New Books Network

Catherine Clark

Paris and the Cliché of History

The City in Photographs, 1860-1970

Oxford University Press 2018

New Books in ArtNew Books in Arts & LettersNew Books in European StudiesNew Books in French StudiesNew Books in HistoryNew Books in Peoples & PlacesNew Books in PhotographyNew Books in Politics & SocietyNew Books Network October 18, 2019 Roxanne Panchasi

What’s the first image that comes to mind when you hear the words “Paris” and “photography”? Is it a famous photo, perhaps an Atget,...

What’s the first image that comes to mind when you hear the words “Paris” and “photography”? Is it a famous photo, perhaps an Atget, Brassai, or Doisneau? In her new book, Paris and the Cliché of History: The City in Photographs, 1860-1970 (Oxford UP, 2018), Catherine Clark explores the history of how and why photographic images have been central to understanding and imagining the city’s present and past, figuring profoundly in the representation and documentation of change over time in the French capital. In this beautifully illustrated and fascinating book, Clark recounts and analyzes the story of the collection, mobilization, and recollection of photographs as historical documents, a visual archive of urban transformation and memory.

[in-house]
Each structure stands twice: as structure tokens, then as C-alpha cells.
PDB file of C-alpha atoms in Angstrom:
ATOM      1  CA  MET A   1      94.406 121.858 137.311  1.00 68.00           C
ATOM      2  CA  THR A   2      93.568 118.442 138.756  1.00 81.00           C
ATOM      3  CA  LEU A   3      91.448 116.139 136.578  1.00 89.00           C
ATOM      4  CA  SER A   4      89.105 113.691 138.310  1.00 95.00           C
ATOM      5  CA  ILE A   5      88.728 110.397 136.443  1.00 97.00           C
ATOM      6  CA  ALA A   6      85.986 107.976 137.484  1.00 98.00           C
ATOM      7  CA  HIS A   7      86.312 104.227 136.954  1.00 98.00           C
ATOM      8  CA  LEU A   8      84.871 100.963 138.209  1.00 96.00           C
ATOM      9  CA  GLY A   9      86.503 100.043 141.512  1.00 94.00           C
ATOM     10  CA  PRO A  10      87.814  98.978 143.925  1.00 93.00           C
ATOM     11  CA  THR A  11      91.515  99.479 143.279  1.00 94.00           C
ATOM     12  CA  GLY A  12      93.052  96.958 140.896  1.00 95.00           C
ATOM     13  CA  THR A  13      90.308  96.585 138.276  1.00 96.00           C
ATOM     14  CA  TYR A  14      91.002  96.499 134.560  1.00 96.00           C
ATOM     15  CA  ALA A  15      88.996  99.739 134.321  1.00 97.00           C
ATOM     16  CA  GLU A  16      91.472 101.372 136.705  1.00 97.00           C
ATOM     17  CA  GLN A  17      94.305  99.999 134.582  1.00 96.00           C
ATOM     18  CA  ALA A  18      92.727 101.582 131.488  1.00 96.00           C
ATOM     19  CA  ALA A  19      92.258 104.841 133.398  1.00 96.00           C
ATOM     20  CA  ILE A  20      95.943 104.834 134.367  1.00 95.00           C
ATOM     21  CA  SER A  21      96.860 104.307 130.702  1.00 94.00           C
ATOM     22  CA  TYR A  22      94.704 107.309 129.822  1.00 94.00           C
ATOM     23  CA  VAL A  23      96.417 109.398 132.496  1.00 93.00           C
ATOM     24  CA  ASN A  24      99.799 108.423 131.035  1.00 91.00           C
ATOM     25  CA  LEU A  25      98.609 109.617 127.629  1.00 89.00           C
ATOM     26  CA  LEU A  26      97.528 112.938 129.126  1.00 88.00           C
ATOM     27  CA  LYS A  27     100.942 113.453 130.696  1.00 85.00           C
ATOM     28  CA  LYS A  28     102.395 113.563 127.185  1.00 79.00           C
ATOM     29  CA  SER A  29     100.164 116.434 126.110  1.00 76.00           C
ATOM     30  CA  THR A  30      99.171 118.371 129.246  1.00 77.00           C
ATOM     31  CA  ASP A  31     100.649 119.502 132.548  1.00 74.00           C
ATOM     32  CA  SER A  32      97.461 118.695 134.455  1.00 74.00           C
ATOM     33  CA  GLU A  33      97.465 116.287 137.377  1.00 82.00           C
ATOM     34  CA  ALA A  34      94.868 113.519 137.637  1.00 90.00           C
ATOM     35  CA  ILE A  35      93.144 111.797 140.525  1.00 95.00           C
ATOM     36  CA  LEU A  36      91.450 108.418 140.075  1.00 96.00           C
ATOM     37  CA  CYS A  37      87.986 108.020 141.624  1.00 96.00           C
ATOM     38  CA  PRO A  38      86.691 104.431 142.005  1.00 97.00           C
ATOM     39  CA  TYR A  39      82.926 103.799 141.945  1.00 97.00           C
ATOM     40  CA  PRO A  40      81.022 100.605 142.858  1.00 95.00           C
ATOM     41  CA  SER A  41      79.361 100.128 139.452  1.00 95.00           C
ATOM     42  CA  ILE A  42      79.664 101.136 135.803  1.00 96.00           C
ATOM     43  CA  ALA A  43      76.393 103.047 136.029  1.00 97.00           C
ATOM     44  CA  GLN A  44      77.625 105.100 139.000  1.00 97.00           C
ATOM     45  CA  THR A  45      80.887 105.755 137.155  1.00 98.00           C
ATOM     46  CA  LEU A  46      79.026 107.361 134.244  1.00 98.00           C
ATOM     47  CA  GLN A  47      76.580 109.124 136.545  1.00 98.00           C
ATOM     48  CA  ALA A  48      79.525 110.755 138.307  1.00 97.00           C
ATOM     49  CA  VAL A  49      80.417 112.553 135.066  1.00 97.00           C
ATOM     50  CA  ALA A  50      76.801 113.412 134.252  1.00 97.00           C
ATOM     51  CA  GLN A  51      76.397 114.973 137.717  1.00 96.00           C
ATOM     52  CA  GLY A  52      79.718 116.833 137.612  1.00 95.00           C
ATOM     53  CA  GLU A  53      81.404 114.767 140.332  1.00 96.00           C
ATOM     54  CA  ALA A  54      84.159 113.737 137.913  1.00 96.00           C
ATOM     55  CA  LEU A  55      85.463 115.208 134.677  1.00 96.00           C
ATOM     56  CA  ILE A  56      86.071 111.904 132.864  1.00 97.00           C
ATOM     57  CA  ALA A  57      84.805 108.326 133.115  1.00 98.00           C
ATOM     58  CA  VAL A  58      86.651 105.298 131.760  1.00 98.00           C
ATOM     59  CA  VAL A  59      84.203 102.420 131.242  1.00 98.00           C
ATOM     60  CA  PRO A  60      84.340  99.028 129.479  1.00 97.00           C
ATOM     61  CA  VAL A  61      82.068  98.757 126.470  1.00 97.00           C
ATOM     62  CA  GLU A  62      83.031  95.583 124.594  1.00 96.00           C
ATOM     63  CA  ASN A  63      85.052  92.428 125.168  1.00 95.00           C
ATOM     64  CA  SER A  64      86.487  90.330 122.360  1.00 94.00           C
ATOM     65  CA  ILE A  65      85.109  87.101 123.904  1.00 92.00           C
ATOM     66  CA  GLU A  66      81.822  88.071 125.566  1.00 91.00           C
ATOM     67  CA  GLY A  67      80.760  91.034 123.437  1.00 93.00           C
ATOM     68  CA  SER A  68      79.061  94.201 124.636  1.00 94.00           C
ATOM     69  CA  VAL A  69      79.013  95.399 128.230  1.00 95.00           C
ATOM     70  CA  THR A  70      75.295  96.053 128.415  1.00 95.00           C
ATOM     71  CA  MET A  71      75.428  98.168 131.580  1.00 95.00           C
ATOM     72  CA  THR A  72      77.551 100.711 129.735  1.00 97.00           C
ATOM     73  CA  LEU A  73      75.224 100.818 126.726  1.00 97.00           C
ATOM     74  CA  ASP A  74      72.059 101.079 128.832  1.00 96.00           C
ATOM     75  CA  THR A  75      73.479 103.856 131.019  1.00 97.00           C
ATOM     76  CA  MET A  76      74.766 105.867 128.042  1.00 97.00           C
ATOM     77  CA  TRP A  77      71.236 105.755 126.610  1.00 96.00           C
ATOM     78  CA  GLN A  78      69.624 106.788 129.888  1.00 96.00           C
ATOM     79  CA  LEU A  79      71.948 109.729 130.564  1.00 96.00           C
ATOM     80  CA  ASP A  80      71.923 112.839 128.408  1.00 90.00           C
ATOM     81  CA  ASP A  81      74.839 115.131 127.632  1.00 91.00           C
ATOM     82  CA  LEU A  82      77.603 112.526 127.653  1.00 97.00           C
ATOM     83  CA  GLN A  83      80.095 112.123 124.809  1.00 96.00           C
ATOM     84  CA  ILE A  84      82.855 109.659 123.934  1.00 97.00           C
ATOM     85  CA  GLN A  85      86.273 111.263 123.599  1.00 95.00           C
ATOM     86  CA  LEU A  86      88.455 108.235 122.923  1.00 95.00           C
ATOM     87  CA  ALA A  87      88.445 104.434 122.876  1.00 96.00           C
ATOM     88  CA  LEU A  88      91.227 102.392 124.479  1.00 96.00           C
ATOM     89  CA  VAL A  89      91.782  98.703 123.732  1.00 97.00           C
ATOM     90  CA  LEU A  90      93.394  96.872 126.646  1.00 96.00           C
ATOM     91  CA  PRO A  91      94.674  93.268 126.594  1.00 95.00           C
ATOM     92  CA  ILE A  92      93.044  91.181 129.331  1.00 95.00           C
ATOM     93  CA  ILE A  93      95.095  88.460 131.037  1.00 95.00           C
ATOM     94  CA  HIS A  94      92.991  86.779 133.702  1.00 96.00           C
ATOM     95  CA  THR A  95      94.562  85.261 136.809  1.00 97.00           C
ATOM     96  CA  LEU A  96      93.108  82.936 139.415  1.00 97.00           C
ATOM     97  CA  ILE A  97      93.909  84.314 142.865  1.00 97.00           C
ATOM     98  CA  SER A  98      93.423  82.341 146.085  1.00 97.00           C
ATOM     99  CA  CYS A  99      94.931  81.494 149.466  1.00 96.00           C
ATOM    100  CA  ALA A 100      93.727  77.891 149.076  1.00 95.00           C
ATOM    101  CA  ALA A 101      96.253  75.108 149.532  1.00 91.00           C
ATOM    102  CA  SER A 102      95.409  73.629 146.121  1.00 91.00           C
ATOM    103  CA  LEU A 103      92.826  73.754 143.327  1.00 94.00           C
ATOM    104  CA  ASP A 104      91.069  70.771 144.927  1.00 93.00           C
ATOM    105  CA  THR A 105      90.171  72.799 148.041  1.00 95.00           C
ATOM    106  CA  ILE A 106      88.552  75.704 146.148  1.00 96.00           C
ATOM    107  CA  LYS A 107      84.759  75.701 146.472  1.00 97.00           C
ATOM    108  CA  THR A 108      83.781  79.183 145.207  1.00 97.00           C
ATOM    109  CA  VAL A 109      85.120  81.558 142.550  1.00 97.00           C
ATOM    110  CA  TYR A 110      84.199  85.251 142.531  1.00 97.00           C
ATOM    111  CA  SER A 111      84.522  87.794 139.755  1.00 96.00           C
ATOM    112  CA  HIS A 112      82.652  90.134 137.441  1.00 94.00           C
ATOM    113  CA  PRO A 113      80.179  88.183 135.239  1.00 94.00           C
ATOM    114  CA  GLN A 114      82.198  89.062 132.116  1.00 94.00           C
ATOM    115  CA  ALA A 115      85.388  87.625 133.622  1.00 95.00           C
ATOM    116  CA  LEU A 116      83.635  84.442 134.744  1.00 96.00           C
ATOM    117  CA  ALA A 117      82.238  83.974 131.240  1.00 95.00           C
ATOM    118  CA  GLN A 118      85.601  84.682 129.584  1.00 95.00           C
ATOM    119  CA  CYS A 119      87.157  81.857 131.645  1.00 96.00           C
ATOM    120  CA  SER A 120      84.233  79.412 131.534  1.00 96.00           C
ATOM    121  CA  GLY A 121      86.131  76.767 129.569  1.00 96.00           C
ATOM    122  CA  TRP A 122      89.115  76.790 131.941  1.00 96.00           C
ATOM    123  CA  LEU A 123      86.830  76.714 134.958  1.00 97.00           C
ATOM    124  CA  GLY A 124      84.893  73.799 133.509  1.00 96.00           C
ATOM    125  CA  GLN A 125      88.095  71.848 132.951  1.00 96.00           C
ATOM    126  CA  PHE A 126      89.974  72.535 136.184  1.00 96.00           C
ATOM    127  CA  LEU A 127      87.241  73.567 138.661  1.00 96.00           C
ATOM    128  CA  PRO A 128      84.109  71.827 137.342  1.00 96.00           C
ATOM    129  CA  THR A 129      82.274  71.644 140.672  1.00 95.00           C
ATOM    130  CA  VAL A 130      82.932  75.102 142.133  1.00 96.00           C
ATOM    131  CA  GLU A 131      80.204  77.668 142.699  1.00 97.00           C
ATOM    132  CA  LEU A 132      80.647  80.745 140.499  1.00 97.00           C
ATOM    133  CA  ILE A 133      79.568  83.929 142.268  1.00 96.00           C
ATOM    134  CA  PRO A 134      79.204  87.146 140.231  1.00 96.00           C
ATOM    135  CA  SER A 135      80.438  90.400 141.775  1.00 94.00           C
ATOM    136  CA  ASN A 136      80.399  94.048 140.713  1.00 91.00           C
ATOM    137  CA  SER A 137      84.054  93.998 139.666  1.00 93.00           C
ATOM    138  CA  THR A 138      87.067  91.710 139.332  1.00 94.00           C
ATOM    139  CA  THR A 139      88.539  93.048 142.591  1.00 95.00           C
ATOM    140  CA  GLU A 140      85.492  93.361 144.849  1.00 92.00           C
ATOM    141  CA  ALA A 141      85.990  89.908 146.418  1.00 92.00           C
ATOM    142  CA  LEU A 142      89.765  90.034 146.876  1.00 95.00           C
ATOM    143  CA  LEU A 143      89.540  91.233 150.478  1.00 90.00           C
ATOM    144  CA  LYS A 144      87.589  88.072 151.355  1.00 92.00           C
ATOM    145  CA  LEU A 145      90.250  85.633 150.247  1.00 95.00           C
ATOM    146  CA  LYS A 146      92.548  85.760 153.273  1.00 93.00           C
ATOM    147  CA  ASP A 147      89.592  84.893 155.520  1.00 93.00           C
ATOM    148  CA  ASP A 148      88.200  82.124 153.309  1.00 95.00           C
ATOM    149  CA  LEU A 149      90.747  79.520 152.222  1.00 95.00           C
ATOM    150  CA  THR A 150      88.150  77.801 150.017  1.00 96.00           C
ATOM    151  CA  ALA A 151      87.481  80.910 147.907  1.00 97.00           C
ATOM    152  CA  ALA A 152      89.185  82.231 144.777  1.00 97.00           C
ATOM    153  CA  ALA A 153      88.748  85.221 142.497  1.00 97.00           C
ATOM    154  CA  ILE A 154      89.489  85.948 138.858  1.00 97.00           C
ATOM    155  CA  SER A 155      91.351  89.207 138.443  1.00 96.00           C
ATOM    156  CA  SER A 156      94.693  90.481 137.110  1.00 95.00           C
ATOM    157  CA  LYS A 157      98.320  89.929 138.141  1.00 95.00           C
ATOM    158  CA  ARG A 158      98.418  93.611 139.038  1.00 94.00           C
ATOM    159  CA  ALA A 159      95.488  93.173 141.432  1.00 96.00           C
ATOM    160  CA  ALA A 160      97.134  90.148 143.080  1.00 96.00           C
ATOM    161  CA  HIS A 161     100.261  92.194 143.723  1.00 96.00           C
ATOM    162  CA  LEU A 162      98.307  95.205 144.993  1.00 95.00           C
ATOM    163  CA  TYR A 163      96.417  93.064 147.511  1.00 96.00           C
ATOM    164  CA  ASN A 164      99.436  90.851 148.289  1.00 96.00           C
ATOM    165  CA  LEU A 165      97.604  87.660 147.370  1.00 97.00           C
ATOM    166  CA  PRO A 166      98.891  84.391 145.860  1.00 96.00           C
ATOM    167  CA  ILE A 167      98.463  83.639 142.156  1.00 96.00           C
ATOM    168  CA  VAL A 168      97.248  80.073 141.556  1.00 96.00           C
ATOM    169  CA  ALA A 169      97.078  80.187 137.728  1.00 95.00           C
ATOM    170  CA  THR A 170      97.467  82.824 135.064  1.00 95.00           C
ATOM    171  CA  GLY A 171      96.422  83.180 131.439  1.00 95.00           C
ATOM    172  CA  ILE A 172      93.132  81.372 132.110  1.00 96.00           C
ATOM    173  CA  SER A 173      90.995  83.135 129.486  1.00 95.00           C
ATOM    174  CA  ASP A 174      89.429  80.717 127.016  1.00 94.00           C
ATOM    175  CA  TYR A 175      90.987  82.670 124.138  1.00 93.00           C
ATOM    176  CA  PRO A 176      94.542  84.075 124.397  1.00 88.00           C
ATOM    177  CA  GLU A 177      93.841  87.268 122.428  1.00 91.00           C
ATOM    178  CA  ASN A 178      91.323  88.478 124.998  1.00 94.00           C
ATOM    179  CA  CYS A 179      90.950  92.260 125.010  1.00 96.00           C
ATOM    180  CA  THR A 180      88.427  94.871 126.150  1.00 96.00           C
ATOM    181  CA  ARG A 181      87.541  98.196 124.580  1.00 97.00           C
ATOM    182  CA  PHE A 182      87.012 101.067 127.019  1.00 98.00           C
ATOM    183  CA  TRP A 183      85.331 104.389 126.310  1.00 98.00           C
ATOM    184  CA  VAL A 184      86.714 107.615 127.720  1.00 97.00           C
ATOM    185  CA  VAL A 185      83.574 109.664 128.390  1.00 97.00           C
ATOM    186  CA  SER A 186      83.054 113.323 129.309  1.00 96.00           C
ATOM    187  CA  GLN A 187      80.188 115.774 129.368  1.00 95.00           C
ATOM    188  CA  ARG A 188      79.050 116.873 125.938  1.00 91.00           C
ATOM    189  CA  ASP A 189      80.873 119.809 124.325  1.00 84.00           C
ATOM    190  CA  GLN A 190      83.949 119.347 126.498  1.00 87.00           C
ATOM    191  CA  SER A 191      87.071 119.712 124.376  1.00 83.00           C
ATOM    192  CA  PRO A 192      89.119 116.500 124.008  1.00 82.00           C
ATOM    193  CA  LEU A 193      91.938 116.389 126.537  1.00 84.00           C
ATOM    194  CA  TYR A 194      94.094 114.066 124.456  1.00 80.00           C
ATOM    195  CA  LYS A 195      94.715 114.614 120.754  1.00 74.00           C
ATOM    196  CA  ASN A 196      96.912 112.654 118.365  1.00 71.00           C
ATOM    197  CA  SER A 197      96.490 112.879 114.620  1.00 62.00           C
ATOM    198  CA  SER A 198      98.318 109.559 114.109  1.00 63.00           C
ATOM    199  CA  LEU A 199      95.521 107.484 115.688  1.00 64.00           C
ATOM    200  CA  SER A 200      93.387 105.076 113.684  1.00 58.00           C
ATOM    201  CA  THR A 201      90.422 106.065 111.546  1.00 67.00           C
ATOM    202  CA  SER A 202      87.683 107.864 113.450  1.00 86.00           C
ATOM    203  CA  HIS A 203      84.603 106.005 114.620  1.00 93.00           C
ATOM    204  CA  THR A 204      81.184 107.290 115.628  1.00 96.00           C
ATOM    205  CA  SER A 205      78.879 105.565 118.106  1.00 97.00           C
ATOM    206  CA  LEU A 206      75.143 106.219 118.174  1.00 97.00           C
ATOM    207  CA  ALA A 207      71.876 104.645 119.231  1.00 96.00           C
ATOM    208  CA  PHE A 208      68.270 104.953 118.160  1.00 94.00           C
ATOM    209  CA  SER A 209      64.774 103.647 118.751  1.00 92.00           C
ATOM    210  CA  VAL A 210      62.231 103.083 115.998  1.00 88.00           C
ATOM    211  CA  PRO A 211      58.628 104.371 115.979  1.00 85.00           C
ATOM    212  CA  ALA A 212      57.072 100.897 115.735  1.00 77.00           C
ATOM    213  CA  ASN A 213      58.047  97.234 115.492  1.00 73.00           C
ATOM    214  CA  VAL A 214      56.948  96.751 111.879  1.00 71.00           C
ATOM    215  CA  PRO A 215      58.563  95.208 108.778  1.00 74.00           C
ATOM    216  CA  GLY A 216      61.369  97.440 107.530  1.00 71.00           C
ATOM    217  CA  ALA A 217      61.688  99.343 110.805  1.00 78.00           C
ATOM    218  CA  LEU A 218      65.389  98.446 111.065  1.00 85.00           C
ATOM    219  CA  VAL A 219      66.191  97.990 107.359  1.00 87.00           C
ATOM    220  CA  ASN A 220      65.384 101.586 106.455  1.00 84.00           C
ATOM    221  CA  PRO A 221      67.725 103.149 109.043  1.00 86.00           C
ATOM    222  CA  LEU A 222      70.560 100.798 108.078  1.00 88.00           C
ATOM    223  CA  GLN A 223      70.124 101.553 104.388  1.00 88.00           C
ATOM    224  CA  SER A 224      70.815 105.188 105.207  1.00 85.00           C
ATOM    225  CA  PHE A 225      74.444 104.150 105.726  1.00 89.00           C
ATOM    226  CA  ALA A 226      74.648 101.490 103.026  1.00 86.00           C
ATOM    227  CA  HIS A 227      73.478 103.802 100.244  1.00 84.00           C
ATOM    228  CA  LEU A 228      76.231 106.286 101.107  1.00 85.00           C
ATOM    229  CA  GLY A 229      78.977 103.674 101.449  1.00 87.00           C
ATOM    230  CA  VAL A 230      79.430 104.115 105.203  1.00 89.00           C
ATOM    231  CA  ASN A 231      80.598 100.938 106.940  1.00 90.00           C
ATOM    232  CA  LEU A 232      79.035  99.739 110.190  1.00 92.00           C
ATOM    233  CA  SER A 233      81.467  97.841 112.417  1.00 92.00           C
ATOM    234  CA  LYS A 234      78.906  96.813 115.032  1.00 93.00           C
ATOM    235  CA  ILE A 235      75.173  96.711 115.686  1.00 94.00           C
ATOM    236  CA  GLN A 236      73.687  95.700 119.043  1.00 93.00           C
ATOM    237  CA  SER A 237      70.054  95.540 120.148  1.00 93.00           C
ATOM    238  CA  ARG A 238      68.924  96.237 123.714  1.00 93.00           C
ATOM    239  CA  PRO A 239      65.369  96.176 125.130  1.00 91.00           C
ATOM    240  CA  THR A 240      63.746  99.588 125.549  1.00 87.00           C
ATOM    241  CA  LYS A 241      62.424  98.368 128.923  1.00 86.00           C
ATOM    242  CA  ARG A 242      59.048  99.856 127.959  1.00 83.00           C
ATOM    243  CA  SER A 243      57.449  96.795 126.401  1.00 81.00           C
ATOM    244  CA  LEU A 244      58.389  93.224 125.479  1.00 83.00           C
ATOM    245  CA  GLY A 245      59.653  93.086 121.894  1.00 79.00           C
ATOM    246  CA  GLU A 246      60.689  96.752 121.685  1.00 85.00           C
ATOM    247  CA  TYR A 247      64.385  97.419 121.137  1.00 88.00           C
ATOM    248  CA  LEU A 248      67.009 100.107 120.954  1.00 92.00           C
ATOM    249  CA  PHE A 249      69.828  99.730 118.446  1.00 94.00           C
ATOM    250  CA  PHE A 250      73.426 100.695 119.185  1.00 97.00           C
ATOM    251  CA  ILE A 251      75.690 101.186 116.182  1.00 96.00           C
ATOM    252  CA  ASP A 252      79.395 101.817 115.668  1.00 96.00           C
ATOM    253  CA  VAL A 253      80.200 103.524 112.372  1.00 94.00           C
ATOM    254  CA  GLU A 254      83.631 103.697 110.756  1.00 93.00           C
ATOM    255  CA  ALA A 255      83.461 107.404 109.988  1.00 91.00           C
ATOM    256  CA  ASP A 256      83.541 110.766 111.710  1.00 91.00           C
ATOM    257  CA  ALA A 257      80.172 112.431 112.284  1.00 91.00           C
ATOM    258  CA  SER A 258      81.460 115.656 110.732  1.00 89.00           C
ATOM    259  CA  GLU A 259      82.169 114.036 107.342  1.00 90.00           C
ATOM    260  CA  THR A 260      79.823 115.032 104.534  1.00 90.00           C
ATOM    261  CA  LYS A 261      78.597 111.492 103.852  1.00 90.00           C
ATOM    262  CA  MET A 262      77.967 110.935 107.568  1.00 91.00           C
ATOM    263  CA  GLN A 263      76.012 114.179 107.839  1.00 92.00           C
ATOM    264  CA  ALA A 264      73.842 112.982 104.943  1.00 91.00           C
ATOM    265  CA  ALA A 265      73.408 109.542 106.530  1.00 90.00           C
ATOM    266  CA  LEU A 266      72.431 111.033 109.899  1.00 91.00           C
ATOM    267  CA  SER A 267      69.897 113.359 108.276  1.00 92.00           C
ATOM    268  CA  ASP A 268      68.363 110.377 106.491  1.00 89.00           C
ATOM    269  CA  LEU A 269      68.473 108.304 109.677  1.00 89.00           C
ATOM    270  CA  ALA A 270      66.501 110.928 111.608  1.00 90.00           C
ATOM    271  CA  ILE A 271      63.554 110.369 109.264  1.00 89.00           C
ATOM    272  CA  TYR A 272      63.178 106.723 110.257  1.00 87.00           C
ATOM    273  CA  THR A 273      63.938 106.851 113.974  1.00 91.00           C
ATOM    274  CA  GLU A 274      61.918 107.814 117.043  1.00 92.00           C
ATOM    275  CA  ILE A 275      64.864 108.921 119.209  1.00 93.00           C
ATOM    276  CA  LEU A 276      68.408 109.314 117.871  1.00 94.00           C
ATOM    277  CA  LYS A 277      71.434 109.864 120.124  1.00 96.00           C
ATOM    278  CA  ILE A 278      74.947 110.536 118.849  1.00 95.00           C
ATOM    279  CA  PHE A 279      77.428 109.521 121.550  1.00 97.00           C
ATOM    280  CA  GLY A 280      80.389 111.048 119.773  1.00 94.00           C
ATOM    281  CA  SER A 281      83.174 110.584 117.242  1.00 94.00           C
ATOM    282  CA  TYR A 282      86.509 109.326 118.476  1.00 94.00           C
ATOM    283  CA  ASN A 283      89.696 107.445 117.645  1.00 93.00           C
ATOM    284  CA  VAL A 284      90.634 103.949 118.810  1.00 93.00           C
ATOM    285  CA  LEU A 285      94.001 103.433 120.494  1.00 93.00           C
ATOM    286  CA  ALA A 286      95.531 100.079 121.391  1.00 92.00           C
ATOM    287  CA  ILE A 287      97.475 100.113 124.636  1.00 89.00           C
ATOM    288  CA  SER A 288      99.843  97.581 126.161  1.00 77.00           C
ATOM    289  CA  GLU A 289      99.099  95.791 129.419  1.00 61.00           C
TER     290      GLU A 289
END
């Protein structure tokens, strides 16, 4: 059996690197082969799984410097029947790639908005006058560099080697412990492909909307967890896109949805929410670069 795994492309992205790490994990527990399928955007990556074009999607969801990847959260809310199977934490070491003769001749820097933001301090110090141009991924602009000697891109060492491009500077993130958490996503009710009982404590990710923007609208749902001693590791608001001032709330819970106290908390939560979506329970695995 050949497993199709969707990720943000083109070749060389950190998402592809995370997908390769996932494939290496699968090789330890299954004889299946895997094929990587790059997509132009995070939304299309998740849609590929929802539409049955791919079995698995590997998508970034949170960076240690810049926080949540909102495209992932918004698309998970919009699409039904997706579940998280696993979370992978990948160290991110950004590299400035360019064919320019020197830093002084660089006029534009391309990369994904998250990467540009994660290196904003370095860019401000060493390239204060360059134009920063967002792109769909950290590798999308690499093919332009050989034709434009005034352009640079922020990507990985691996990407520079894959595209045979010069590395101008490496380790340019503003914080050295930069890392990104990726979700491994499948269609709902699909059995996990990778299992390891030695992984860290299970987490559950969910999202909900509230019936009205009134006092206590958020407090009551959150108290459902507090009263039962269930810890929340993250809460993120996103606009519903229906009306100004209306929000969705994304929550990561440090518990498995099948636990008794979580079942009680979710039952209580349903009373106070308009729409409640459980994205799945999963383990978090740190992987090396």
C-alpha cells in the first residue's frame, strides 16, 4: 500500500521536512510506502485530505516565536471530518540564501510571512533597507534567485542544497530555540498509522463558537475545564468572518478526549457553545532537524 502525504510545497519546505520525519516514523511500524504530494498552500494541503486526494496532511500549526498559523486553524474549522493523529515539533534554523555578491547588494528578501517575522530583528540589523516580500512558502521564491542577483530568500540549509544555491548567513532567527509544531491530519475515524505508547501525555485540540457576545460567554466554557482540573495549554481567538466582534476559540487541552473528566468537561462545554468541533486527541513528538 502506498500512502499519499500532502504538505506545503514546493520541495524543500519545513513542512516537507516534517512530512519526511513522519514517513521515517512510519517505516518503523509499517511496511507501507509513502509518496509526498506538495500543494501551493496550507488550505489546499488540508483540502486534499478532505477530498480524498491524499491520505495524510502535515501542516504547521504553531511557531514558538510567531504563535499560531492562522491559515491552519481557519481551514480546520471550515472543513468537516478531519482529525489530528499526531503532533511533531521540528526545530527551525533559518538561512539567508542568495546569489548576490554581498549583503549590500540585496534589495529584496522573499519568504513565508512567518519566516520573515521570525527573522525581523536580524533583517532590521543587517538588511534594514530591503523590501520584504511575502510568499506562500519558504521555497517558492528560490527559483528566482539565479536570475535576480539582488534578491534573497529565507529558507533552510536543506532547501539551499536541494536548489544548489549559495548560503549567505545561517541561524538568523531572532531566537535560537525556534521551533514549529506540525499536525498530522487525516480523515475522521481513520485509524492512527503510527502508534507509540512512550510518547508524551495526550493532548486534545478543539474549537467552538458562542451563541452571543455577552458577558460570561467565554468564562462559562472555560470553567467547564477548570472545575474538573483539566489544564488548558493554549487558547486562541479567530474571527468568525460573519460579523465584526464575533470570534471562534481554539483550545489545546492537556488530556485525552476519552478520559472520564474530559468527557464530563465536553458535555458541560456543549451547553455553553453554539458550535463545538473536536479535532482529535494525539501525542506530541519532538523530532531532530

From the inauguration of the city’s first photo archives at the Musée Carnavalet, to the illustrated “photohistory” books that used images as documentary evidence, to the photographic museum exhibits, commemoration, and even a citywide contest, in which past and pictures were imbricated, the book looks at how photographs work, and takes seriously their biographies long after moments of capture. Moving beyond the work of key photographers, Clark examines how publishers, historians, public servants, and a range of other actors all participated in making Paris the quintessential capital of photography from the nineteenth century up to the 1970s. The book will be of great interest to anyone interested in the history of the city, of photography, of how the past is conceived and made in a field at once visual, technological, material, and affective.


Roxanne Panchasi is an Associate Professor of History at Simon Fraser University in Vancouver, Canada who specializes in twentieth and twenty-first century France and its empire. She is the author of Future Tense: The Culture of Anticipation in France Between the Wars (2009). Her current research focuses on the history of French nuclear weapons and testing since 1945. Her most recent article, ‘”No Hiroshima in Africa”: The Algerian War and the Question of French Nuclear Tests in the Sahara’ appeared in the Spring 2019 issue of History of the Present. She lives and reads in Vancouver, Canada. If you have a recent title to suggest for the podcast, please send her an email (panchasi@sfu.ca).